Frodo grinned. There was just no telling what Burglar Baggins would do next. That was one of the things he liked most about his uncle. Bilbo could be infuriating, absentminded, even self-absorbed upon occasion, but he was never predictable.
It was dark by the time Sam, Halfred, and their father, Hamson Gamgee, came ringing at Bilbo’s door again. Light spilled out from the hallway to reveal a handcart piled high with the deep, glossy sheen of holly, the vibrant glow of red berries, blue green spikes of sweet scented pine, and pale green and white clusters of mistletoe.
“Oh my! You three must have worked like an army of beavers to collect all that in just a few hours.”
Ham chuckled. “T’were a hard afternoon’s work, I’ll grant you, but ‘twas worth it. Just let me know how much of this you’ve a fancy to, and me and Halfred will bring it in for you. No sense in all of us getting scratched.” He held out his hands to show liberal smears of blood amongst the grime.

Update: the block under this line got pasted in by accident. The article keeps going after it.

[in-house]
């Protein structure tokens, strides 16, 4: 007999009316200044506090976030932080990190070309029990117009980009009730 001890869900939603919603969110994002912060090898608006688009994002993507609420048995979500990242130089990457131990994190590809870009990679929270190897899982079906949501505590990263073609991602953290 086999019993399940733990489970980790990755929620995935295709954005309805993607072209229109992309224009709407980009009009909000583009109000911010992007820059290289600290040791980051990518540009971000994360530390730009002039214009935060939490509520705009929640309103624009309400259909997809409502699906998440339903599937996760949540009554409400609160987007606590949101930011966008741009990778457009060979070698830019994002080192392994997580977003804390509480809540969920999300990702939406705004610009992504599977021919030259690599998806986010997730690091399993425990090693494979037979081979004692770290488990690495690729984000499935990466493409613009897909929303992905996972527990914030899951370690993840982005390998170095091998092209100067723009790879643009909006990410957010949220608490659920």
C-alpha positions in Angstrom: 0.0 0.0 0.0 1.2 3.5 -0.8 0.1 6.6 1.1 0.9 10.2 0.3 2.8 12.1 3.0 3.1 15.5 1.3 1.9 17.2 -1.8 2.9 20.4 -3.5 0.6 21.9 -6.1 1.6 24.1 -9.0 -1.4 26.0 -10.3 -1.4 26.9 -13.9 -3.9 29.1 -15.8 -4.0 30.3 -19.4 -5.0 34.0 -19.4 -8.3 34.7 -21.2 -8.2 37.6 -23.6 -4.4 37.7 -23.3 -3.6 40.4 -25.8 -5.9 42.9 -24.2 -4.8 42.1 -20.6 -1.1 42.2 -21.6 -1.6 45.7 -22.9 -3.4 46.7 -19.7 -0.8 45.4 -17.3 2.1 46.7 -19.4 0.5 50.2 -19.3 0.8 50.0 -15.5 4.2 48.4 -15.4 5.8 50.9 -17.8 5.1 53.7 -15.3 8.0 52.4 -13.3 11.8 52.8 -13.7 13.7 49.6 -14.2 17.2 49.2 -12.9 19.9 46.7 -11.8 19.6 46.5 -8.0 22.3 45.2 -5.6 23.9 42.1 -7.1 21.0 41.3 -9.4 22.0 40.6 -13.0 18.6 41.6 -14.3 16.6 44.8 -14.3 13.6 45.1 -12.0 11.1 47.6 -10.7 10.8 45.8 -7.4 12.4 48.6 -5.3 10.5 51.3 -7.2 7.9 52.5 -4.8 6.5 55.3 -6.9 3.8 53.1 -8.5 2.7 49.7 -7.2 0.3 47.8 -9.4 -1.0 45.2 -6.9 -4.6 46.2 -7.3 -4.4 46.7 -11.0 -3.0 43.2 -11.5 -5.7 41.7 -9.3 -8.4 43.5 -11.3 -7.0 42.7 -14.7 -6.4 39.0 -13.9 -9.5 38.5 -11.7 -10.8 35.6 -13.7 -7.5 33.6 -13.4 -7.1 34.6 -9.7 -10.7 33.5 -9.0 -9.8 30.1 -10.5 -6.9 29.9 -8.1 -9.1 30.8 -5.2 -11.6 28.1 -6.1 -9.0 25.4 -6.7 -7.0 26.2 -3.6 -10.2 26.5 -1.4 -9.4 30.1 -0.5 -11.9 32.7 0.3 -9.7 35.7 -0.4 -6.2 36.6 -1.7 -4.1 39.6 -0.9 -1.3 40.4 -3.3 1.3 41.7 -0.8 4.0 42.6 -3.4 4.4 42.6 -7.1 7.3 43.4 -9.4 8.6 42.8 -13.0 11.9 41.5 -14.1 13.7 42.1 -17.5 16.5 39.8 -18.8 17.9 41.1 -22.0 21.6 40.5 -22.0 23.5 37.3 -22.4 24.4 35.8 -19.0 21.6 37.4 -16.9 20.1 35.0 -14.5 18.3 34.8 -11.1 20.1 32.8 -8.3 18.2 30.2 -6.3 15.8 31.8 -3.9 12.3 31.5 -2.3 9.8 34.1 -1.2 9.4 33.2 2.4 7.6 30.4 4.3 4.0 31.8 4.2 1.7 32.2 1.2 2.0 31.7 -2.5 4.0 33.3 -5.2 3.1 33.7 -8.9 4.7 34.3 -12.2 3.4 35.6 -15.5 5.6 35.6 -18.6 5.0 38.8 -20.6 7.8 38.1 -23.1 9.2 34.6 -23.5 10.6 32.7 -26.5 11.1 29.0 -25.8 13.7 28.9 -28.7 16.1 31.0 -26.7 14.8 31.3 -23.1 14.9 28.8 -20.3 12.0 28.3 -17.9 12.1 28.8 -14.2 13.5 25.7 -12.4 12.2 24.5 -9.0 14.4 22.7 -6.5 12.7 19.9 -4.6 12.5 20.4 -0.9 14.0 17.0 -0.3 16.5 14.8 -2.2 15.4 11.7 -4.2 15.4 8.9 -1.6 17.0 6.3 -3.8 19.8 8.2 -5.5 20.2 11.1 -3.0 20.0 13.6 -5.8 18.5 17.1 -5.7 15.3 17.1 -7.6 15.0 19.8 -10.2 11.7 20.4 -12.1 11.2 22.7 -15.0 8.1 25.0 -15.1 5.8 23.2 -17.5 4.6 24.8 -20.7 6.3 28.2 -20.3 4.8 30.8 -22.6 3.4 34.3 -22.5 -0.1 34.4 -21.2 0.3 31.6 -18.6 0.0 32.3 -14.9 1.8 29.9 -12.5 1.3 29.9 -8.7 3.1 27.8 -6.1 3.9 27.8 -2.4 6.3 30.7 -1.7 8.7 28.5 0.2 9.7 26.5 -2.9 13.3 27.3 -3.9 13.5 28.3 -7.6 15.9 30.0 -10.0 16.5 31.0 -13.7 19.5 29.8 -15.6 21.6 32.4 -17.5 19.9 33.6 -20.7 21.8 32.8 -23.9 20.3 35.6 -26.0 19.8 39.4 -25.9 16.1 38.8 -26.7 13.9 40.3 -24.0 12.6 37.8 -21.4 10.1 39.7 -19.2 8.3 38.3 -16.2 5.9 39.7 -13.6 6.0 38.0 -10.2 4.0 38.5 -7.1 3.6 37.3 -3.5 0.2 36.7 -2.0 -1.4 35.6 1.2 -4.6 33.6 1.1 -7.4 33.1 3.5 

“Oh, dear. Holly does not like to be cut, does it? But shouldn’t you find out how much Bell needs for your smial first? I know how she loves to decorate for Yule.”
Ham and Hal began tugging at the holly. “Oh, she’s had her pick, and Daisy and May are goin’ to be busy tonight, I can tell you,” Hamfast assured him. “No, Sam. Don’t you go touchin’ the mistletoe. Leave that to the grownups.”
“Just pile it in the corner over there, if you would,” Bilbo advised. “I think just one clump of mistletoe and perhaps half of the holly and pine that you have there.” He stood back as Hamfast and Halfred began dragging branches into the hall. “How much would you like for them?”
Frodo appeared from the kitchen, blinking when he saw the green bounty. “Hello, Master Gamgee, Halfred. Surely that is not all for us?”
Hamfast paused to acknowledge the young master before adding a large clump of mistletoe to the top of the heap. “Bless you, Mister Bilbo. I don’t want no money from you. Look on it as a Yule gift from the Gamgees to the Baggins.”
Halfred winked. “We’ll sell the rest at market tomorrow. There’s always someone leaves it ‘til last minute, and ‘tis much better than the stuff Sandon Grubb was sellin’ the other day. I reckon this were an afternoon well spent. Mayhap we should try it every year.”